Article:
How You Can Help:

Sign the petition asking President Obama to commute Weldon Angelos’s sentence:

Sending letters and making phone calls to the President and your elected representatives about this case can also help.

Weldon loves getting cards and letters from supporters. Write to him here:

Weldon Angelos #10053-081
USP Lompoc
3901 Klein Blvd.
Lompoc, CA 93436

Want to help more? Here’s how to put money directly onto a prisoner’s books — no middle man, ALL of the money goes DIRECTLY to the prisoner – to be used for phone calls, email, legal expenses, food, personal hygiene items, etc.:

1. Send a postal money order (yes it must be a POSTAL money order or the Bureau of Prisons will not accept it) to:

Federal Bureau of Prisons
Inmate Name, Inmate Register Number
(in this case Weldon Angelos #10053-081)
Post Office Box 474701
Des Moines, Iowa 50947-0001

Or go to Western Union and find the link on the bottom of the page “send money to an inmate.” (


About Author

Cheri Sicard is a dedicated cannabis activist, the author of “The Cannabis Gourmet Cookbook (2012 Z-Dog Media) and the upcoming “Mary Jane: The Complete Marijuana Handbook for Women” (Seal Press, release date 4-20-15). Her blog is


  1. The Chronic Scientist on

    I’m sorry but 3 x 8oz sales is not “small.” I feel for the guy but selling a pound and a half of weed isn’t legal in ANY medical marijuana or recreational marijuana states. Again – 55 years is over kill but this guy was definitely a dealer.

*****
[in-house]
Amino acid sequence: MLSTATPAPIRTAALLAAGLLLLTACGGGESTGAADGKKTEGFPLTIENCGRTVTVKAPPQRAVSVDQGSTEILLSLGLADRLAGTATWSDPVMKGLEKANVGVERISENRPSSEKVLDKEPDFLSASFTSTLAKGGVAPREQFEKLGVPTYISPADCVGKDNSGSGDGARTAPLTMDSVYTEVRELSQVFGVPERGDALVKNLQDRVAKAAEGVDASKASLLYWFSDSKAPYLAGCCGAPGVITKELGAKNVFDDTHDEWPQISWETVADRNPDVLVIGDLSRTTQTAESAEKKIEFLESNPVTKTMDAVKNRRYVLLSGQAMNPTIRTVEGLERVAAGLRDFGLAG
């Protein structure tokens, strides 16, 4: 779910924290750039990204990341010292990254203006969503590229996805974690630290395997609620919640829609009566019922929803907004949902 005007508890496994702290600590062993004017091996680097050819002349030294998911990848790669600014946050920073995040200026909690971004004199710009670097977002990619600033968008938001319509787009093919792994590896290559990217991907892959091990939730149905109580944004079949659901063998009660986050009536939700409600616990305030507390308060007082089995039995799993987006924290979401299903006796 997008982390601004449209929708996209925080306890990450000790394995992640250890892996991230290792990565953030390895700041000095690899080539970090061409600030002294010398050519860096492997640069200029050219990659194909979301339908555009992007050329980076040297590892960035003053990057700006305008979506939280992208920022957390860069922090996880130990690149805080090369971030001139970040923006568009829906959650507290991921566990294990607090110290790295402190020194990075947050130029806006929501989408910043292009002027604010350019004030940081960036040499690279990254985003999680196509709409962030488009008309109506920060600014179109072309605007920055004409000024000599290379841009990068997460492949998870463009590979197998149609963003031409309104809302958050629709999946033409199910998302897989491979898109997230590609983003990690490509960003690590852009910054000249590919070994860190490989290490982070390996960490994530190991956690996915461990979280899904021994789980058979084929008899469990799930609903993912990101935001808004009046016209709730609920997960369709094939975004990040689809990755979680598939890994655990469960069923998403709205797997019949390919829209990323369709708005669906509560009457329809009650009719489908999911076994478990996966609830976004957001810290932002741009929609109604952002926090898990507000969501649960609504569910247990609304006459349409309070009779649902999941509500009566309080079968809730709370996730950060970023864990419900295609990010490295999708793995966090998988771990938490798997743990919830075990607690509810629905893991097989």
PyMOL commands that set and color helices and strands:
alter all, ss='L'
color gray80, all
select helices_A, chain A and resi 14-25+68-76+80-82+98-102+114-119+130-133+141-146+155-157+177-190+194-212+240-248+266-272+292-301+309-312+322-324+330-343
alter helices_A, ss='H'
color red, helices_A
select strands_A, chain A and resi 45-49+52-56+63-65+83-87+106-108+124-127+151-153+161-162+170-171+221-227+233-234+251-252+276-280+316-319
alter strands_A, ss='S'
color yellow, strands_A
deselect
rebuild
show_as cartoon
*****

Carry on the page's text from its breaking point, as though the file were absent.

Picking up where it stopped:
• That’s and ignorant statement, scientist.
      Everyone knows the standard rec given by doctors and state law is usually for 8 ozs of flowers.
      Charging money for time, genetics, nutrients, space, etc is what is fair and 100% legal.
      You really make me sick!
      Who’s side on you on? A55hole!!

      • The Chronic Scientist on

        Did you read the article or my comment? I stated that 1.5 pounds is not a small amount because the article called it small three times. You went on some rant about ignorance, state recommendations, charging money, etc. Despite you being completely off base – let’s address your concerns….

        1. You called someone ignorant in a sentence in which you made spelling and punctuation mistakes.
        2. The state law in Colorado states medical users can possess 2 ounces and users over 21 years of age can possess 1 ounce. I don’t know who “everyone” is but in the MOST LEGAL marijuana state in the country you cannot do anything that Weldon did – i.e. possess 8 ounces at any time or sell it – he did both of these things, THREE times.
        3. A doctor’s recommendation is NOT law. He could tell you that you can grow a million plants – you would not be allowed to.
        4. And speaking of a doctor’s rec? Dude was not a medical patient
        5. Genetics and nutrients? Dude was not a grower
        6. Nothing is 100% legal about what he did or he would not be in jail.
        7. You are the first person to be “sick” from my efforts and contributions to the medical and non-medical marijuana community.

        Again – had you actually read my comment you could have saved yourself this embarrassment. I even said I felt bad for the guy and that his sentence was overkill….. some people

          • The Chronic Scientist on

            Compare our comments dk. One is intelligent, factual, and applicable to the story written. The other is profane, inaccurate, and addresses topics not even mentioned in the story. I have no time for trolls and when they show their little faces I drop the hammer! I’m disappointed you up voted his comment – I genuinely do not see any merit in anything he said.

    • for a plant that kills nobody and that’s legal in some states?
      it’s a huge waste of tax dollars as well as being massive over kill

      what happened to moderation in the US ?

      why does everything always need to go to extremes?